Fake Tea Party Groups Selling Subscriber Data to Marketers

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    The issue of Tea Party members’ emails being sold to all manner of advertisers has become such a problem that the Tea Party Patriots (TPP) felt the need to issue a statement:

    Many of you have inquired to ask us about JoinTheTeaParty.us, and TheTeaParty.net. There is apparently confusion between TPP and their organization and we are getting regular emails asking us if TPP is operating as TeaParty.net or JointheTeaParty.us. Numerous organizers have complained to us that their information is listed on those sites and that they cannot get it taken off despite repeated requests…  It now appears from the email below that they are offering their list to advertisers through NewsMax. So it seems that these websites are collecting data and donations from tea party supporters across the nation, and using the money they collect from donors to allow them to market more and collect more data which they make available to advertisers through NewsMax.

    Read the email below to see how Newsmax is selling TheTeaParty.net’s subscriber data:

    TPP got a hold of this email and wanted to send it to its members along with a clarification that TPP does not engage in this type of activity.  

    Of course, if you go to theteaparty.net, there is no warning that your email will be used for the purposes of selling ever-larger lists to advertisers.  If you look at their page, “What Donations are Used For,” it states that

    Currently about 70% of the donations received go to marketing, promotion, recruiting, communicating and educating on the tea party movement and principles.

    Maybe “Freedom Organizer” Todd Cefaratti should change his job title.

    • TheTeaParty.net

      http://theteaparty.net/truth-a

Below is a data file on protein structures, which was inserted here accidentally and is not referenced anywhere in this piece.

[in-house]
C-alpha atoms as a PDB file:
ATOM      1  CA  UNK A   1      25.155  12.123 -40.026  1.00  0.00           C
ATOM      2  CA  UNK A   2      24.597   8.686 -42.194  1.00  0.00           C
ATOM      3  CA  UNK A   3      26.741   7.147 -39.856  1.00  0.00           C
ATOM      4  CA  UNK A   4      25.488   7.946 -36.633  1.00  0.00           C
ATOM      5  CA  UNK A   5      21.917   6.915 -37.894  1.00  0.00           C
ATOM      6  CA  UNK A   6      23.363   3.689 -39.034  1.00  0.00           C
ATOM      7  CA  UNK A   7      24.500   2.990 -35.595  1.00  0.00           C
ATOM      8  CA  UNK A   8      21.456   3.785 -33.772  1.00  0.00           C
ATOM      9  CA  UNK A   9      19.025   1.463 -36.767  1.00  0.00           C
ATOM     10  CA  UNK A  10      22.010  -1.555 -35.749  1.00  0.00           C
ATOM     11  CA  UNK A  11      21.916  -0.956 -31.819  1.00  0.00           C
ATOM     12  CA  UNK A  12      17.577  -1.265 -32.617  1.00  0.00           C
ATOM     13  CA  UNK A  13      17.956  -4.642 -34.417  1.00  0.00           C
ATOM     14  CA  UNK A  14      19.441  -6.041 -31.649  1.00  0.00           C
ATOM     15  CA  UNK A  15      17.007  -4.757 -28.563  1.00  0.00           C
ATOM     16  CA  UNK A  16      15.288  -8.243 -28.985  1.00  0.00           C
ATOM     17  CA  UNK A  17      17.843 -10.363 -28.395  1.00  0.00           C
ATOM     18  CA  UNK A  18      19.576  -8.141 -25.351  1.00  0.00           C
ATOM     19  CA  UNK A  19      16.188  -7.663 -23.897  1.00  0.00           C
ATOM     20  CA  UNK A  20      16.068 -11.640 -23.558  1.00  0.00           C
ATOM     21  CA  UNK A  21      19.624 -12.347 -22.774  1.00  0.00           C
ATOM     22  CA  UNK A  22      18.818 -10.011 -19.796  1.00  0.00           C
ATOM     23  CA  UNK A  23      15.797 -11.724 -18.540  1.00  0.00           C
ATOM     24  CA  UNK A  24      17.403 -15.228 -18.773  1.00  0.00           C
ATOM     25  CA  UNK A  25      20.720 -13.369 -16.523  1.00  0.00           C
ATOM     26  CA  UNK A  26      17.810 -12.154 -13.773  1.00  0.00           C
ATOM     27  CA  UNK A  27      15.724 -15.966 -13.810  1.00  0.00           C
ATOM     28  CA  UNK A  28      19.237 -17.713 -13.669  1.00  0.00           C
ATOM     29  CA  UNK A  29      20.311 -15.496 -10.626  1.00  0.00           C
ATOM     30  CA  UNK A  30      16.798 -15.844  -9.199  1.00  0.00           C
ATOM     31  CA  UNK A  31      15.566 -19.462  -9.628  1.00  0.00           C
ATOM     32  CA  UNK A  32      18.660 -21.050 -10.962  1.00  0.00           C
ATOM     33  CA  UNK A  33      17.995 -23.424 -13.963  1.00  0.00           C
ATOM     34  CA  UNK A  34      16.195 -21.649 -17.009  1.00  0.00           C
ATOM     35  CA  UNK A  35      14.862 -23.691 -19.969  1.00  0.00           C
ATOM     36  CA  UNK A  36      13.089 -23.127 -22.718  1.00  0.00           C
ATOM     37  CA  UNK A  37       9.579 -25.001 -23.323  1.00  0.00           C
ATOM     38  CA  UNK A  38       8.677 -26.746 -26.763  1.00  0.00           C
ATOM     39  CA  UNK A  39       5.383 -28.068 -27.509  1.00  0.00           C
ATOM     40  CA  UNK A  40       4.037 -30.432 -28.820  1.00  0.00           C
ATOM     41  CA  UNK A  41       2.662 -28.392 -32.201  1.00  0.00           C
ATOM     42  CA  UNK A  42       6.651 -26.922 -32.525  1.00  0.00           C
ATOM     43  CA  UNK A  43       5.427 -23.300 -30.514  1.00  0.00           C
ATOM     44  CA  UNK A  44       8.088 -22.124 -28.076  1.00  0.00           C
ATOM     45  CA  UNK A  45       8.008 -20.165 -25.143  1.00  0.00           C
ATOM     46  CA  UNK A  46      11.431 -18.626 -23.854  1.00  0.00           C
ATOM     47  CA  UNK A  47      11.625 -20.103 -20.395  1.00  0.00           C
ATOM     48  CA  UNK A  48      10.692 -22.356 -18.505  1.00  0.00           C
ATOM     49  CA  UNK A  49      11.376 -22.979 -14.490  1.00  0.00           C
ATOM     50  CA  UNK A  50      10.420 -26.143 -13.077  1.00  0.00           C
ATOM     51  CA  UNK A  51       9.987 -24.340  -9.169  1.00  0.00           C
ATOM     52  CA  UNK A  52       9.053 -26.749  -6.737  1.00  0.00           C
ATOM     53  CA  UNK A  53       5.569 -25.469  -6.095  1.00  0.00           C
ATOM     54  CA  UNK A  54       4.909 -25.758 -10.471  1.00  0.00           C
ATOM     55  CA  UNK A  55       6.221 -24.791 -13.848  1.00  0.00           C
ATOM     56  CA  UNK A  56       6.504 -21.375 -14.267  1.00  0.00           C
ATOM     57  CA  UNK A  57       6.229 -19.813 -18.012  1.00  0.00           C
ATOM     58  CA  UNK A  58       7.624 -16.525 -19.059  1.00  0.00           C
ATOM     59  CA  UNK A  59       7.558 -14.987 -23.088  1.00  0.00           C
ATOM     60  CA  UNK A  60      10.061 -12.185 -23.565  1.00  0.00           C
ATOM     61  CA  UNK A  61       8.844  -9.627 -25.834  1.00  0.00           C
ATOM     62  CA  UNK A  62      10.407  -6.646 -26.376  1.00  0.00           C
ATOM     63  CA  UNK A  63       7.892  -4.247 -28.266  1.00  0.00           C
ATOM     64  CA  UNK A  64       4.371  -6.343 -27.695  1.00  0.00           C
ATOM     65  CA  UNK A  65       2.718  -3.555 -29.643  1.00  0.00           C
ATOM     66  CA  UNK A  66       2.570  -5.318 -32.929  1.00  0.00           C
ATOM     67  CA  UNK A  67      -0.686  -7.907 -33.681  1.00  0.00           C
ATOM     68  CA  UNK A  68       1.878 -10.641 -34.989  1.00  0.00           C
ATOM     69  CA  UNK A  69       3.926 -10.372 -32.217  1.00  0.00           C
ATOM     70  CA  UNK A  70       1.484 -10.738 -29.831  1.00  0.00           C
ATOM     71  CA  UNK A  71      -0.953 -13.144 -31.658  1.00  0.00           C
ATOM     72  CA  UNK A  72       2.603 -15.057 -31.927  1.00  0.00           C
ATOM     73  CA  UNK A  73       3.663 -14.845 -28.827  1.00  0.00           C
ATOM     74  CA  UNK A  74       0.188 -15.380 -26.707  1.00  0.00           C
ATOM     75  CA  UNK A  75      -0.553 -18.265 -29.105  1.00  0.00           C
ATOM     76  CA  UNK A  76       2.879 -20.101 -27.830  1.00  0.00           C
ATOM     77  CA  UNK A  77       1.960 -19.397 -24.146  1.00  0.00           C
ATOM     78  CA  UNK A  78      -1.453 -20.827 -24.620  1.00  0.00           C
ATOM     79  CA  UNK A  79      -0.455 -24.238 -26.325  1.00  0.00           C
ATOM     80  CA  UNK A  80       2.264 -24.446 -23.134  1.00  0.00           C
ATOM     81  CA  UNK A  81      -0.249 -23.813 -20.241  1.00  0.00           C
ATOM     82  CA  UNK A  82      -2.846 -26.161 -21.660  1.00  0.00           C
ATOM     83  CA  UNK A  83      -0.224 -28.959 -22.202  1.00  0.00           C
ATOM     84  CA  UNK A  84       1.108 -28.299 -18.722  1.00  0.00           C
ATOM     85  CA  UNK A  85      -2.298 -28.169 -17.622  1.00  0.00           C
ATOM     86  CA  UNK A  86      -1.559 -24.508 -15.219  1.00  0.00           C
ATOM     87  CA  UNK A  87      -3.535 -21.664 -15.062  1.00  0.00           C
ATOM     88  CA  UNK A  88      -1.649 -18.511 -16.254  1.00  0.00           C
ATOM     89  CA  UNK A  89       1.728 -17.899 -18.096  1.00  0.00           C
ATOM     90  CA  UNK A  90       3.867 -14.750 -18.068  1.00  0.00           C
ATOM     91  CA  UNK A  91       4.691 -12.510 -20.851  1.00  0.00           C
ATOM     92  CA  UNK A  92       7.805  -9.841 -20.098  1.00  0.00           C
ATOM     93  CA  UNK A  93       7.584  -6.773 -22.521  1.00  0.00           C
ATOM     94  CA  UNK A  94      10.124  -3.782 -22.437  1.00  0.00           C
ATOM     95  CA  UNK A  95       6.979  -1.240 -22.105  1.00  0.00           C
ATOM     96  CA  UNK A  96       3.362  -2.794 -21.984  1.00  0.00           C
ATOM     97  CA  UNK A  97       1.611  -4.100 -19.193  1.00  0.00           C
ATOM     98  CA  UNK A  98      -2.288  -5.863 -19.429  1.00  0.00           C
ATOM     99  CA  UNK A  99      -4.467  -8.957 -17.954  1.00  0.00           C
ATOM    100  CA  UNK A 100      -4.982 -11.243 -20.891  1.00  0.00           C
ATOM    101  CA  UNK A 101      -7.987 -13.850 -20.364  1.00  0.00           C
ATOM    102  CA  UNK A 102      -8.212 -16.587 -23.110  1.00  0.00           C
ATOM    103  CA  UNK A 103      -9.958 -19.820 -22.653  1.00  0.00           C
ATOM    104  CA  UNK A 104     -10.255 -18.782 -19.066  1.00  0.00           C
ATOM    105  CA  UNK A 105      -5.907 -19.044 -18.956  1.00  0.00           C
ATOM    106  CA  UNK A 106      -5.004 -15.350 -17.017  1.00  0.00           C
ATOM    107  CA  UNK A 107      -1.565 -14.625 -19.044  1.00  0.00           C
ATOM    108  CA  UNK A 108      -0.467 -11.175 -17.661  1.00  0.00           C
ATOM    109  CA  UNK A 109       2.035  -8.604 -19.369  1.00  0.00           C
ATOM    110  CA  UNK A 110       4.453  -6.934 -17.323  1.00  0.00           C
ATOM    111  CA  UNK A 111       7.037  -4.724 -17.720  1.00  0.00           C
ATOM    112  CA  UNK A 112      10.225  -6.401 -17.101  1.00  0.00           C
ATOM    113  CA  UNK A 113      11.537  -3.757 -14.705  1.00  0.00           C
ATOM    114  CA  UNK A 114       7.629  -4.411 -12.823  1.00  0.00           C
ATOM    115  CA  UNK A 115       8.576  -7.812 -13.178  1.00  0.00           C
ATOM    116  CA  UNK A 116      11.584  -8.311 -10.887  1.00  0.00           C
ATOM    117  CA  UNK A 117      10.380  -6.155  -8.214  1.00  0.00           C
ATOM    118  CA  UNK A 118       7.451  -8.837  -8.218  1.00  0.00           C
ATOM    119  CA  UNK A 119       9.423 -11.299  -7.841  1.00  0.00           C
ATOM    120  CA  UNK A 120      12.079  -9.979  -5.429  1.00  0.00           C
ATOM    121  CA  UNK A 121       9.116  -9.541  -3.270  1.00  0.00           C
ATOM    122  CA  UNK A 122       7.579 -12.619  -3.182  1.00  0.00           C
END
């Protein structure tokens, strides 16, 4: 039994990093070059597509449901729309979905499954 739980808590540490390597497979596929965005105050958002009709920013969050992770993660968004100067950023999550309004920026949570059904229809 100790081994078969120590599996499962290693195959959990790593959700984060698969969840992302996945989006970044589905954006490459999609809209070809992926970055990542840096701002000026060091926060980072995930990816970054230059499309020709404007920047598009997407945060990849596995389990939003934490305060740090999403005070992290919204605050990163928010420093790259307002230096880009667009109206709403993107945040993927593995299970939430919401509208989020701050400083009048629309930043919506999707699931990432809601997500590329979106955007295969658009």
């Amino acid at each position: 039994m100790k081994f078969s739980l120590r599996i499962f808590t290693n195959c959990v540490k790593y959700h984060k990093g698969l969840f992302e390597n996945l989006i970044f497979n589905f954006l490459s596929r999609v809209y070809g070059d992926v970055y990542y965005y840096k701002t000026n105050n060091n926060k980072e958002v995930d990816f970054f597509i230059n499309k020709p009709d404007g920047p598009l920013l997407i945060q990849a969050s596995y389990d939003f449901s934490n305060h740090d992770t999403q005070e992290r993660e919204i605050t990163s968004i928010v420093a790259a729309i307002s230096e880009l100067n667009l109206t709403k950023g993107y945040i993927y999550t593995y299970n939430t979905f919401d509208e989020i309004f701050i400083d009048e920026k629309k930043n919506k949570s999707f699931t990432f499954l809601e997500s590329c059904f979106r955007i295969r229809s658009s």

The one “ground zero” article at the basis of this additional email smear was in error.  The story revolves around a local liberal TV reporter hatchet job way back 3 days before the election that shows we are doing absolutely nothing wrong. Their attack says we are not spending money on candidates. The liberal reporter didn’t do his homework. As a 501 (c)(4) organization, we are not allowed to endorse or spend money on political candidates.

      Curious that the reporter explains his motivation by writing “…began its investigation into the company after receiving a phone call from an East Coast tea party activist who said nobody within the tea party movement he had spoken to had heard of the Mesa organization.” Another smear came about recently in the form of an email to its database by an “East Coast” tea party that accused us of selling personal data.  

      We recruit, educate, help Tea Party groups start up, and engage in events to promote Tea Party movement membership. We don’t compromise our list.  To help support our recruitment and education efforts, we have sponsors who broadcast over our list through our emails. These messages are sent by us to our list with an introduction to please read message from our sponsor. Similar concept to banner ad on a website or an ad in a newspaper. Sponsors don’t have access to our list.

      We are donating to several conservative organizations, like CPAC and Wounded Warriors Project, just to name a few. We have been involved in many events and recently sponsored the media lounge at CPAC 2011 plus had booth there.

      We provided a statement in response to the postings that have been popping up based on the “ground zero” article and from the ensuing smear campaign sent from an East Coast tea party group. All smear postings have been based on these two questionable activities. I hope you’ll read “The Truth About TheTeaParty.net posted above.”  Thank you for your consideration.  

      Additionally, have you read these on the group who smeared us?

      Tea Party Patriots Investigated: “They Use You and Abuse You” (1 of 3)

      http://motherjones.com/politic

      Tea Party Patriots Investigated: Don’t Ask, Don’t Tell (2 of 3)

      http://motherjones.com/politic

      Tea Party Patriots Investigated: The Tax-Dodging Treasurer (3 of 3)

      http://motherjones.com/politic

      A Secret Tea Party Donor Revealed

      http://motherjones.com/politic